It sounds like an odd request, but I am trying to fly in real time many 777 flights, and listening to the liveatc so I am trying to get my speeds correct so I am more or less at the same point as the real airplane. Just trying to get the right speeds for climb cruise and descent but it appears the other 777 models are still around the same as the LR. - David Lee

Might be a little difficult since there's a lot of factors that come into play, such as cost index, weight, and what not. Different airlines use different numbers.

Share this post


Link to post
Share on other sites
On 10/30/2017 at 6:31 PM, 777200lrf said:

I'd like to replicate some 777-200 and 777-200ER flights and fly them in real time so to be as close as possible. Are the cruise speeds, climb and descent different compared to the 777 LR? Thank you - David Lee

I have only flown the 200, because our fleet do not have the 200ER.

 

the -200 cruise likes to cruise at M.82 most of the time with CI60 whereease the LR would have a cruising speed of around .833 similar to the 773ER. 

Descent speed is roughly the same, around .82/280kts in VNAV DES page. 

Average appr speed is falls between 135-140kts.

And the climb performance is worse than 300ER but better than the 300. 

 

However there is is something that cannnot he simulate. The 773ER/772LR actually sits higher on the ground than the original 200, partly due to the requirement for more ground clearance for the bigger engines. 

This has an effect of judging the flare height of the -200 which needs to be slightly less than the 300/300ER.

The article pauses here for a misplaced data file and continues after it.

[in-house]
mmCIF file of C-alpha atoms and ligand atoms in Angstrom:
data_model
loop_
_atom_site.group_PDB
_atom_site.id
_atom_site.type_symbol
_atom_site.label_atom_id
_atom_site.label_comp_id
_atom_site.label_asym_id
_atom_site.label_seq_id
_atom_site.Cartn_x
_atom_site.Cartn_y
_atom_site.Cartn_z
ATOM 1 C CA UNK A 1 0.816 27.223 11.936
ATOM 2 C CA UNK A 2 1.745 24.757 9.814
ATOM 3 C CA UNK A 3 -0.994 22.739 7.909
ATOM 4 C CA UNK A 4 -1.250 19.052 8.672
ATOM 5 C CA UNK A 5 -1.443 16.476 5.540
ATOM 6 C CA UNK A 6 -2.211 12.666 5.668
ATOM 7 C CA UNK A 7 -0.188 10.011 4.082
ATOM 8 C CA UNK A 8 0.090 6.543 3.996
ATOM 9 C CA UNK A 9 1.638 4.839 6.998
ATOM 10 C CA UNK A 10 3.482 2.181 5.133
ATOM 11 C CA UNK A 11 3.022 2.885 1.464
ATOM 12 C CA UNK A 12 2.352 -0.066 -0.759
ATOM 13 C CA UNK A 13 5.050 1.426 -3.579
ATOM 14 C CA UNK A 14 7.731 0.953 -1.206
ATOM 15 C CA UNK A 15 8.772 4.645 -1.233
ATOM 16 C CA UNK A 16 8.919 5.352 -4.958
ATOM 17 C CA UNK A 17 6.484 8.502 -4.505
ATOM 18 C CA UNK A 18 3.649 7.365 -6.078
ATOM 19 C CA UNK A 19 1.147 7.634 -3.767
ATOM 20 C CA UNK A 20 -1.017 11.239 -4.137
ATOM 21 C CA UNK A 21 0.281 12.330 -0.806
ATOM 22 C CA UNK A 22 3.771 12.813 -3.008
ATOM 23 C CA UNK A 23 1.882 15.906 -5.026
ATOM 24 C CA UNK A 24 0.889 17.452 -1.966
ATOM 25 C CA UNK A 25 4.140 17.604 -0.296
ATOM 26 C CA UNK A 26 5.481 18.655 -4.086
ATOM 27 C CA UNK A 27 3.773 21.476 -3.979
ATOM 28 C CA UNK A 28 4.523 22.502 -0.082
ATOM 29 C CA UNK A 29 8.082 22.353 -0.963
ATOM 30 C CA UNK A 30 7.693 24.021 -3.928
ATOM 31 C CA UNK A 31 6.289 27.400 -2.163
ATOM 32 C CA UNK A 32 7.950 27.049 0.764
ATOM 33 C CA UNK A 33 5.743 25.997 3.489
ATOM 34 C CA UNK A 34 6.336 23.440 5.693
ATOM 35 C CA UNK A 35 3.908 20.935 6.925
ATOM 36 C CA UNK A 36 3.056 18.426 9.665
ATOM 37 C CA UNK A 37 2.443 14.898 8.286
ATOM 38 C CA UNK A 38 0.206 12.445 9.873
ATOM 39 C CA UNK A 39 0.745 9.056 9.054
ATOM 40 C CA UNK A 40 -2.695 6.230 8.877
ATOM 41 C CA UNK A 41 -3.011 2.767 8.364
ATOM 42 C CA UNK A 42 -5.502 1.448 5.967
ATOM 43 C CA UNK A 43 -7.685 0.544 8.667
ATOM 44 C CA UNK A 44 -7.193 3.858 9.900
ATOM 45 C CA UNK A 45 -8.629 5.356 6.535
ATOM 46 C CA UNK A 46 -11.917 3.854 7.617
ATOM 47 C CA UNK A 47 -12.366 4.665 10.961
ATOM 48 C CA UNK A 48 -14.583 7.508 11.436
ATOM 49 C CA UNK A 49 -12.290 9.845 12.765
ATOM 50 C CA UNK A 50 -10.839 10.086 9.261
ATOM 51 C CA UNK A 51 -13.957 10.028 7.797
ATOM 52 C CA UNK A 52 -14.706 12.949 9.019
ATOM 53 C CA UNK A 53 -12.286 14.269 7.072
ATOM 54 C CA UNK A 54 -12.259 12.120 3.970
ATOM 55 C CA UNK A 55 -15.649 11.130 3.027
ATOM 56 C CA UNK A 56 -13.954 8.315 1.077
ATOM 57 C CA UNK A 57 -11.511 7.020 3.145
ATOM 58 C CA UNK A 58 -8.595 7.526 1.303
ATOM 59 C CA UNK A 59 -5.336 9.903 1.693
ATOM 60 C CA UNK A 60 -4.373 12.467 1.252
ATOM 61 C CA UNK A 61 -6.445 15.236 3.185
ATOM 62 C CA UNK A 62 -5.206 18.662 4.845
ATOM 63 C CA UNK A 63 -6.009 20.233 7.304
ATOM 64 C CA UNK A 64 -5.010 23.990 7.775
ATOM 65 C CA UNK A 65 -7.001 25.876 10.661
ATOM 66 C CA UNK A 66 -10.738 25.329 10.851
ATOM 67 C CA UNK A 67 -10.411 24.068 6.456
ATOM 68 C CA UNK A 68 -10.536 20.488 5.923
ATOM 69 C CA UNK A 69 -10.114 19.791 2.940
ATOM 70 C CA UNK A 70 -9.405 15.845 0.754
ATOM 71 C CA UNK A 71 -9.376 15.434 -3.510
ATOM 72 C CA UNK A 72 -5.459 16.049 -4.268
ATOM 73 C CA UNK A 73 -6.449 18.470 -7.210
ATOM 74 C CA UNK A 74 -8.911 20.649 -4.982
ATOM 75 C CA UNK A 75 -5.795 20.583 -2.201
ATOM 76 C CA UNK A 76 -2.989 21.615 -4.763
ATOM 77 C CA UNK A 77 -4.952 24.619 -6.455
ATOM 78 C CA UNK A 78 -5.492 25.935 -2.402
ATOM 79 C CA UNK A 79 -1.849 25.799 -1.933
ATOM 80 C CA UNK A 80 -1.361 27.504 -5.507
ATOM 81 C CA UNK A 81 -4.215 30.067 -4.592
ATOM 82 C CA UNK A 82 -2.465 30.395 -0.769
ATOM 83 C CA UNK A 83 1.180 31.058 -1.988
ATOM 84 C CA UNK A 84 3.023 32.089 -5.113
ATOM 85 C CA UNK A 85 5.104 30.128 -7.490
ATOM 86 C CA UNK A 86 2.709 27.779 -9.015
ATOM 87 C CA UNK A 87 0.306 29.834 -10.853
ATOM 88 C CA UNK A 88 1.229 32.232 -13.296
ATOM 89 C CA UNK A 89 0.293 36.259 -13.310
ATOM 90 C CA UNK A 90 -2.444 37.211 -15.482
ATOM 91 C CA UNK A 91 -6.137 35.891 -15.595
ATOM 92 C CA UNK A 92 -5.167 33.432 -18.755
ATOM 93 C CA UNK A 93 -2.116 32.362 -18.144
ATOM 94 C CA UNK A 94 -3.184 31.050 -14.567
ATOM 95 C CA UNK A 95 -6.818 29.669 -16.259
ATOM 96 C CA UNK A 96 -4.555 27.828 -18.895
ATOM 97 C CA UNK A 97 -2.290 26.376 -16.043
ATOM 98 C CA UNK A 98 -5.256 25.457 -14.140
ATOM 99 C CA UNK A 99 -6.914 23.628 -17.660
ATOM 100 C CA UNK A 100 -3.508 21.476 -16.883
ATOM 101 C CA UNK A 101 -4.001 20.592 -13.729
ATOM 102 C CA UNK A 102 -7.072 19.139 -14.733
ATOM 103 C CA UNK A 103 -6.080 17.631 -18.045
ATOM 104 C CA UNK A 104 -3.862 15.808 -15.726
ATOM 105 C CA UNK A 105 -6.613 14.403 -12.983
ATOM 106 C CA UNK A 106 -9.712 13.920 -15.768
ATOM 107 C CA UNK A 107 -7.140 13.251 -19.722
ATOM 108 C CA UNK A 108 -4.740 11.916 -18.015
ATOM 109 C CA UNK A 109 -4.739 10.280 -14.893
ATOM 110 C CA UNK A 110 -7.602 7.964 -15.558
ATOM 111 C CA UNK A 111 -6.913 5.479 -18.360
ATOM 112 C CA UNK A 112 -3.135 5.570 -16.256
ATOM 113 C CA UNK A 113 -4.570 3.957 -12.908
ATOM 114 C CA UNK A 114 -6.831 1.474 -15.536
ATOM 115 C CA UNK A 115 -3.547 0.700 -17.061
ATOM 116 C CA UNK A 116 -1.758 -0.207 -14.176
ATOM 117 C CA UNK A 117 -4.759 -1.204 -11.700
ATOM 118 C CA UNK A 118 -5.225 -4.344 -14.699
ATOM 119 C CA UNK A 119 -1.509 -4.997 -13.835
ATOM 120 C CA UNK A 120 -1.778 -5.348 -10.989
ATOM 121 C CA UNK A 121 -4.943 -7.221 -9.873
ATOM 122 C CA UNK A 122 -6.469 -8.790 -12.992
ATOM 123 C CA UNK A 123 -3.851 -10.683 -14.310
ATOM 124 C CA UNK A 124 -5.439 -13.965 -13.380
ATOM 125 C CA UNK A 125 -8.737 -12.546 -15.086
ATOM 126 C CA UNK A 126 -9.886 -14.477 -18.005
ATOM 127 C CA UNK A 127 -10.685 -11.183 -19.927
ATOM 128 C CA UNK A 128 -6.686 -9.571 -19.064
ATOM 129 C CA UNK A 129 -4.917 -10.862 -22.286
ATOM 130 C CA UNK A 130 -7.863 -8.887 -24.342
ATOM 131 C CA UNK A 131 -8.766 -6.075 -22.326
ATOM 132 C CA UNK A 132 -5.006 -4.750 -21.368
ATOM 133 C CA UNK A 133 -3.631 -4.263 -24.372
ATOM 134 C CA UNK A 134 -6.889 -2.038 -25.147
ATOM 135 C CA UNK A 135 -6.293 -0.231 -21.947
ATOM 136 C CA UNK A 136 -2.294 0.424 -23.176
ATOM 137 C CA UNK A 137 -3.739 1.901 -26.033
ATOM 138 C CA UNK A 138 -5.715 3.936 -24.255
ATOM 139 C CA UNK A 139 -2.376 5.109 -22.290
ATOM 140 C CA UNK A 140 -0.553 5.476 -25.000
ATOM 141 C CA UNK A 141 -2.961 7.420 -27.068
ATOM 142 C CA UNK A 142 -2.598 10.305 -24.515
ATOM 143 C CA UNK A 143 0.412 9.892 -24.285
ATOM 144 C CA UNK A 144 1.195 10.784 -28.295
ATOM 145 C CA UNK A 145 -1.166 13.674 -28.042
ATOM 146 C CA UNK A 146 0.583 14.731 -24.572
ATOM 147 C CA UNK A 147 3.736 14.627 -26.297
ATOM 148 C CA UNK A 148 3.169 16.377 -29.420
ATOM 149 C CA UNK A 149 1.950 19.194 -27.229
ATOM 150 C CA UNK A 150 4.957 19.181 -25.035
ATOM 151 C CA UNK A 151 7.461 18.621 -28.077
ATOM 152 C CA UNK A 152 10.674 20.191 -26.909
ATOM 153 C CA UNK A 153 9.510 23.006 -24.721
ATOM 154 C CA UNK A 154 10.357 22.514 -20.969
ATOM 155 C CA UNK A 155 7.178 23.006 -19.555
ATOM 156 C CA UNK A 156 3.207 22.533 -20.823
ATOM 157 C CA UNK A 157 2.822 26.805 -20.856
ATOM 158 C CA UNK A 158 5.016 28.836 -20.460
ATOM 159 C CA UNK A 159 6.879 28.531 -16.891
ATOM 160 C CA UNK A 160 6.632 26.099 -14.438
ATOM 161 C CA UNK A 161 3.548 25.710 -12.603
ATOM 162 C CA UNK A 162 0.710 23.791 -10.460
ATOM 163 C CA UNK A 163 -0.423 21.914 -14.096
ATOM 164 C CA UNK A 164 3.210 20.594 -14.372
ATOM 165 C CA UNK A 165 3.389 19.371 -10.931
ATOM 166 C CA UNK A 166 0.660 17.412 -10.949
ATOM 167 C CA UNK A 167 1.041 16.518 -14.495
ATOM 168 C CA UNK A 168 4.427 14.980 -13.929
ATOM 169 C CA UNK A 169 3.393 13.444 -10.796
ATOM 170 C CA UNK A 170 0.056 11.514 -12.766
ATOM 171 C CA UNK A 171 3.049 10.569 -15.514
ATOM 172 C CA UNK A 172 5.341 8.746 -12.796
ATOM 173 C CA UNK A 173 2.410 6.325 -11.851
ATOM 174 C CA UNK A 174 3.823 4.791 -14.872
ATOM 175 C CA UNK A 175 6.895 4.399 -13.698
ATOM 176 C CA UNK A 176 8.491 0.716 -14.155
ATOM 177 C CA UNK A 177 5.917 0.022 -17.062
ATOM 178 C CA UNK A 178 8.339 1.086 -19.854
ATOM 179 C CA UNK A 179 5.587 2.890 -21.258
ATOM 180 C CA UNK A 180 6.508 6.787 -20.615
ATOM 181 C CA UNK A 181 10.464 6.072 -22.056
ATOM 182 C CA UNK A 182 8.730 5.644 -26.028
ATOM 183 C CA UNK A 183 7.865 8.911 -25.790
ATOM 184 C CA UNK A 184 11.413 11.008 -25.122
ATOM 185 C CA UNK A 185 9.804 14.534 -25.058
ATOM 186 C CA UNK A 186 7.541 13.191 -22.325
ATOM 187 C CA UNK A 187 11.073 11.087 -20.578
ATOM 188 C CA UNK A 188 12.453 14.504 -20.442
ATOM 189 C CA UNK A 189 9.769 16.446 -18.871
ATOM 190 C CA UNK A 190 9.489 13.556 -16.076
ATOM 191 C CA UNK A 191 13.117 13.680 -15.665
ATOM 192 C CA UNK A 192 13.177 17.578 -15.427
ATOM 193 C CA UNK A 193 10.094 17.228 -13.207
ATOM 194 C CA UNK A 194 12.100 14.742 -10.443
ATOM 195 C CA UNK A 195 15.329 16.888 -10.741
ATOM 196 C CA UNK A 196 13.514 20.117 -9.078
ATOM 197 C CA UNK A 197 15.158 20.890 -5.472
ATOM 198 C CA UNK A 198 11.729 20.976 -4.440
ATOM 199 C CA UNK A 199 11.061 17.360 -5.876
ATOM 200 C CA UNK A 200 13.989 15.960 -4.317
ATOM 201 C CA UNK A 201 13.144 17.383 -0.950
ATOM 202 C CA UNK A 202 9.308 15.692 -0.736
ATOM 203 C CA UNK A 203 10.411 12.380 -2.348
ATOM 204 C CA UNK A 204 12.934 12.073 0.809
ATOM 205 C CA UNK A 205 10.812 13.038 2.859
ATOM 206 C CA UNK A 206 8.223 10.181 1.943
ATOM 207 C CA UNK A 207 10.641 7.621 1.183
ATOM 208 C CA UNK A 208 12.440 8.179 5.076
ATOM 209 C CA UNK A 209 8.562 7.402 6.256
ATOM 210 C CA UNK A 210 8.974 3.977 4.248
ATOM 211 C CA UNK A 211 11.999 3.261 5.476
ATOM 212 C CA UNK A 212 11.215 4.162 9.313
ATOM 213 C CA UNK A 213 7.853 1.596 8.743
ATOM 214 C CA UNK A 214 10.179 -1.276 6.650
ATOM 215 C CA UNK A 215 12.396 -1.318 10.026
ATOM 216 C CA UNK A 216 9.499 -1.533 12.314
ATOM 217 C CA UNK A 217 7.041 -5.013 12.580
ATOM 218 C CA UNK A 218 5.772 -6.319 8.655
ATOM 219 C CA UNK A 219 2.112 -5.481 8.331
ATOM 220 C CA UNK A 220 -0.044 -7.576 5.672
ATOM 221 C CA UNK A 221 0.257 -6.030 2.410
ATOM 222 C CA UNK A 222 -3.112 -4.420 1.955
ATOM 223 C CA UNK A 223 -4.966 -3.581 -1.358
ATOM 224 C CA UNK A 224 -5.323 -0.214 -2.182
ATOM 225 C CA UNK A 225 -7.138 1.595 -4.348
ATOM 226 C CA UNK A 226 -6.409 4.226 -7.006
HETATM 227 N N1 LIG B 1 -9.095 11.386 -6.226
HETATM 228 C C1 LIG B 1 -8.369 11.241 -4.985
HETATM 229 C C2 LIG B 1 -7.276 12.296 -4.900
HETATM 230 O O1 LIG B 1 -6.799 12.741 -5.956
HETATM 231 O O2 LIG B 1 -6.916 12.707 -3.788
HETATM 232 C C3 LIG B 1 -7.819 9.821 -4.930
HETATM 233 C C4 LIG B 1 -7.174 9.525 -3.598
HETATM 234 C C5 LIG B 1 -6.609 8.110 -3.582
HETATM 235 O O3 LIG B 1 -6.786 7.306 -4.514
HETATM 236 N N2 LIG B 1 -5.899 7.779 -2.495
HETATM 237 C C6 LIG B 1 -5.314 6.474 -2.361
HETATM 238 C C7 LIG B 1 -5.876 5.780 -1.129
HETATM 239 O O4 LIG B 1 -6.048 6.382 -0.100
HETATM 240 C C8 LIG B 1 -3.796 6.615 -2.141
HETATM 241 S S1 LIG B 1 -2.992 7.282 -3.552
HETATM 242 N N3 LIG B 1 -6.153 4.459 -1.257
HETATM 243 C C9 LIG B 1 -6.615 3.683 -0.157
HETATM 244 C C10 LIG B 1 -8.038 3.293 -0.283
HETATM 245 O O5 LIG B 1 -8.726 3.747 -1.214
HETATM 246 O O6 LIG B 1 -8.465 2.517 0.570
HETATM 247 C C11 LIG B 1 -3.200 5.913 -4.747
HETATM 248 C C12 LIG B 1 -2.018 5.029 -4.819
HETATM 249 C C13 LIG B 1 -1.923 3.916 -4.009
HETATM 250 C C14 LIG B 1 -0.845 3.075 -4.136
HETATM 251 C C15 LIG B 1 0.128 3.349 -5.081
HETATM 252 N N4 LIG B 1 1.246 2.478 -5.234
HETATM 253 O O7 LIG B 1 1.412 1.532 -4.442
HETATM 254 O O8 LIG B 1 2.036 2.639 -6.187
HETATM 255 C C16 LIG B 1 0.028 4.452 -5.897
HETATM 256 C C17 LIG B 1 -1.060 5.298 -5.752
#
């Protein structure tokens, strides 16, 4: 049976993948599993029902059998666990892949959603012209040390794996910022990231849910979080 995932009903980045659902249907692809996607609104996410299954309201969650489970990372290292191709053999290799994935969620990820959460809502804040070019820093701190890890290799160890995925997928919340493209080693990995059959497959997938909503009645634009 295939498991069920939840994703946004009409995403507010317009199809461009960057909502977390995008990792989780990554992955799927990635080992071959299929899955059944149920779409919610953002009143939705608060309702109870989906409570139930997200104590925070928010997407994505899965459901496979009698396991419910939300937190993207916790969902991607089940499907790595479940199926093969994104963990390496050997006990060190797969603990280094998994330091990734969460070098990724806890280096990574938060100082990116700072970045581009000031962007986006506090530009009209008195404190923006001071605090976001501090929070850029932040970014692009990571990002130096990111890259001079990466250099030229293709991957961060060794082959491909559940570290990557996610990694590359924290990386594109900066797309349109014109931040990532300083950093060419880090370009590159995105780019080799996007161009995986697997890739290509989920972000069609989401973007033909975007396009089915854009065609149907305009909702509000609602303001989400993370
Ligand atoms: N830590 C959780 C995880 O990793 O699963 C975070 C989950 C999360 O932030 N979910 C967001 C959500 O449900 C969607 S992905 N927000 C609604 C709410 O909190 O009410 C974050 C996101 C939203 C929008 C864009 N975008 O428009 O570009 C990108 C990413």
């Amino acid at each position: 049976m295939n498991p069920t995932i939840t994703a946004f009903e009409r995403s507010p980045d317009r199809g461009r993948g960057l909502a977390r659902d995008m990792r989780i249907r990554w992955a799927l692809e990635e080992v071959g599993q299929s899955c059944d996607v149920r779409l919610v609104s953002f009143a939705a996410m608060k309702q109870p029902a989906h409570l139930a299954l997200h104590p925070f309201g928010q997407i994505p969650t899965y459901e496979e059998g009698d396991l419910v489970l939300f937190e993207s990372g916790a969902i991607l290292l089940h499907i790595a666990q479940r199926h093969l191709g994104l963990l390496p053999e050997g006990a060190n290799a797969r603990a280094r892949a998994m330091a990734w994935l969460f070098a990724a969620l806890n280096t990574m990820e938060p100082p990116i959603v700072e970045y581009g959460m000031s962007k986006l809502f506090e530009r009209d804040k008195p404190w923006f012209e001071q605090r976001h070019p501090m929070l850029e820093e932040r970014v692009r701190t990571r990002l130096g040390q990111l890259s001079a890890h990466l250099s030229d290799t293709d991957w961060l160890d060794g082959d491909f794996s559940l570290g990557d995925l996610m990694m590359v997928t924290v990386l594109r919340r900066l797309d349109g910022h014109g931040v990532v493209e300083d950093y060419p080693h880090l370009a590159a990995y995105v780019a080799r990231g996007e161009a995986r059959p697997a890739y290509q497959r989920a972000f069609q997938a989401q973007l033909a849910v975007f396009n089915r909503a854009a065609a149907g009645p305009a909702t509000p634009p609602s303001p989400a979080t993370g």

Which is why sometimes we only begin to flare at 20ft or even 10ft call out when the headwind is strong, otherwise the airplane will be quite happy to just fly level at 10ft over the runway until the end of the pavements. 

 

The other minor difference which cannot be simulated as well is the stick force on rotation for take off is much higher than the heavy 773/773ER/772LR because the Vr speed is much lower on the original 772 (~140kts vs 165-182kts on heavy 773ER/ LR) therefore the elevator is not as effective at a lower speed on the 772. 

 

Other than that I personally love flying the 772, although there aren’t too many of them around now, and soon they will all be gone, the number 1 test airplane which is currently with with Cathay will go back to a Boeing in the near future and will be stored  Museum of Flight.

(Time flies, I feel like it was just yesterday when I saw the first flight happen on TV, but in reality it was already more than 23 years ago) 

 

The -200 feels like a little sports car, very responsive to control inputs and it sits a bit lower on the ground, the suspension is slightly firmer, and it will give you a good “bump” when running over the Taxi lights and runway centerline lights. Basically you get that very solid “mechanical” feedback from the airplane. 

The 773ER on the other hand feels more like a big Lexus GS, you are bit more isolated from the road, very comfortable yet responsive suspension, still fun to fly, but you can certainly feel the weight of the airplane when Taxiing on the ground and maneruvering in the air.